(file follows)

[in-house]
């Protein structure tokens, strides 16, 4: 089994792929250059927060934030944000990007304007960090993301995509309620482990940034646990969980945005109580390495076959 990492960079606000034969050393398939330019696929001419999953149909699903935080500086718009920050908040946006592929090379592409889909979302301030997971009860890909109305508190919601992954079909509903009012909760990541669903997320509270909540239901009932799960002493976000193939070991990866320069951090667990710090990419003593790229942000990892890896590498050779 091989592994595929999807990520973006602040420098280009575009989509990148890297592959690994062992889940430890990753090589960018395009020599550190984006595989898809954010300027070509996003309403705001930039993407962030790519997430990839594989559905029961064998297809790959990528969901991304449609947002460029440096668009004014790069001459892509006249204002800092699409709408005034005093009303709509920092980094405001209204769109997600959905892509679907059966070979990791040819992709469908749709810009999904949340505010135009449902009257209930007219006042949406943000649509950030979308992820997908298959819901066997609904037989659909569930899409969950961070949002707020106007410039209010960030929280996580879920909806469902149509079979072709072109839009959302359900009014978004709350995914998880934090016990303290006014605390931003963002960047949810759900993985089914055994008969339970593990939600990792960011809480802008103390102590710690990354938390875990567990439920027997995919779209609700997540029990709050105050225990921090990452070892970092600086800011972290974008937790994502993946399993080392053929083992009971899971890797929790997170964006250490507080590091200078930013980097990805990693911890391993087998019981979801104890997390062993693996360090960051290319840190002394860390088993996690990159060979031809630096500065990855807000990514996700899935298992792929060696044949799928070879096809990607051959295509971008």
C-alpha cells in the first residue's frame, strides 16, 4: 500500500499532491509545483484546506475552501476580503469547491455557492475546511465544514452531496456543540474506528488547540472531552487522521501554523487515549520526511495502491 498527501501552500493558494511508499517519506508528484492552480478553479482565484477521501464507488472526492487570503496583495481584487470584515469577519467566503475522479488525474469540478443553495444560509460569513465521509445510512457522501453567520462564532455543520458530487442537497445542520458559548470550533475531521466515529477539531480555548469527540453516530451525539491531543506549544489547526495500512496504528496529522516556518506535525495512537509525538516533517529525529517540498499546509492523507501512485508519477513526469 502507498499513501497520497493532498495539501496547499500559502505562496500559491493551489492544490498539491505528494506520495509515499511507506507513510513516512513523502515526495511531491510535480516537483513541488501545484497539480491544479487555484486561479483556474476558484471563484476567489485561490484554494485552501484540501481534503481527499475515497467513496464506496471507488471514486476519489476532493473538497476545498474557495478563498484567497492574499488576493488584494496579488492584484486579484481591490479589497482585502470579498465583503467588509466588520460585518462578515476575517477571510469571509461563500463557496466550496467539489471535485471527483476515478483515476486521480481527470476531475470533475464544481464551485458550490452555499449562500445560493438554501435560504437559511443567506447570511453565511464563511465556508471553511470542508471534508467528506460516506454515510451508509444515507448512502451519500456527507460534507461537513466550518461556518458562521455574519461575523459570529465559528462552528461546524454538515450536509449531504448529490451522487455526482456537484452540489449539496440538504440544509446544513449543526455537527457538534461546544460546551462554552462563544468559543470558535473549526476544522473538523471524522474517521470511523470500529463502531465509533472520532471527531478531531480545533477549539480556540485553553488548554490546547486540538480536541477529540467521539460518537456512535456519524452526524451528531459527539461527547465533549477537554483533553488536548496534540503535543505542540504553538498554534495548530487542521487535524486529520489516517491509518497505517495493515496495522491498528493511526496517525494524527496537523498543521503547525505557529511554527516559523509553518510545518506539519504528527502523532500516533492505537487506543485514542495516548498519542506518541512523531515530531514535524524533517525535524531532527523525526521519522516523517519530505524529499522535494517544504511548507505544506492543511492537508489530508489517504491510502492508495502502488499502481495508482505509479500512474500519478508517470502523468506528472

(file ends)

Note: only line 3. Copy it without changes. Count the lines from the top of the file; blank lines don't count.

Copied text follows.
C-alpha cells in the first residue's frame, strides 16, 4: 500500500499532491509545483484546506475552501476580503469547491455557492475546511465544514452531496456543540474506528488547540472531552487522521501554523487515549520526511495502491 498527501501552500493558494511508499517519506508528484492552480478553479482565484477521501464507488472526492487570503496583495481584487470584515469577519467566503475522479488525474469540478443553495444560509460569513465521509445510512457522501453567520462564532455543520458530487442537497445542520458559548470550533475531521466515529477539531480555548469527540453516530451525539491531543506549544489547526495500512496504528496529522516556518506535525495512537509525538516533517529525529517540498499546509492523507501512485508519477513526469 502507498499513501497520497493532498495539501496547499500559502505562496500559491493551489492544490498539491505528494506520495509515499511507506507513510513516512513523502515526495511531491510535480516537483513541488501545484497539480491544479487555484486561479483556474476558484471563484476567489485561490484554494485552501484540501481534503481527499475515497467513496464506496471507488471514486476519489476532493473538497476545498474557495478563498484567497492574499488576493488584494496579488492584484486579484481591490479589497482585502470579498465583503467588509466588520460585518462578515476575517477571510469571509461563500463557496466550496467539489471535485471527483476515478483515476486521480481527470476531475470533475464544481464551485458550490452555499449562500445560493438554501435560504437559511443567506447570511453565511464563511465556508471553511470542508471534508467528506460516506454515510451508509444515507448512502451519500456527507460534507461537513466550518461556518458562521455574519461575523459570529465559528462552528461546524454538515450536509449531504448529490451522487455526482456537484452540489449539496440538504440544509446544513449543526455537527457538534461546544460546551462554552462563544468559543470558535473549526476544522473538523471524522474517521470511523470500529463502531465509533472520532471527531478531531480545533477549539480556540485553553488548554490546547486540538480536541477529540467521539460518537456512535456519524452526524451528531459527539461527547465533549477537554483533553488536548496534540503535543505542540504553538498554534495548530487542521487535524486529520489516517491509518497505517495493515496495522491498528493511526496517525494524527496537523498543521503547525505557529511554527516559523509553518510545518506539519504528527502523532500516533492505537487506543485514542495516548498519542506518541512523531515530531514535524524533517525535524531532527523525526521519522516523517519530505524529499522535494517544504511548507505544506492543511492537508489530508489517504491510502492508495502502488499502481495508482505509479500512474500519478508517470502523468506528472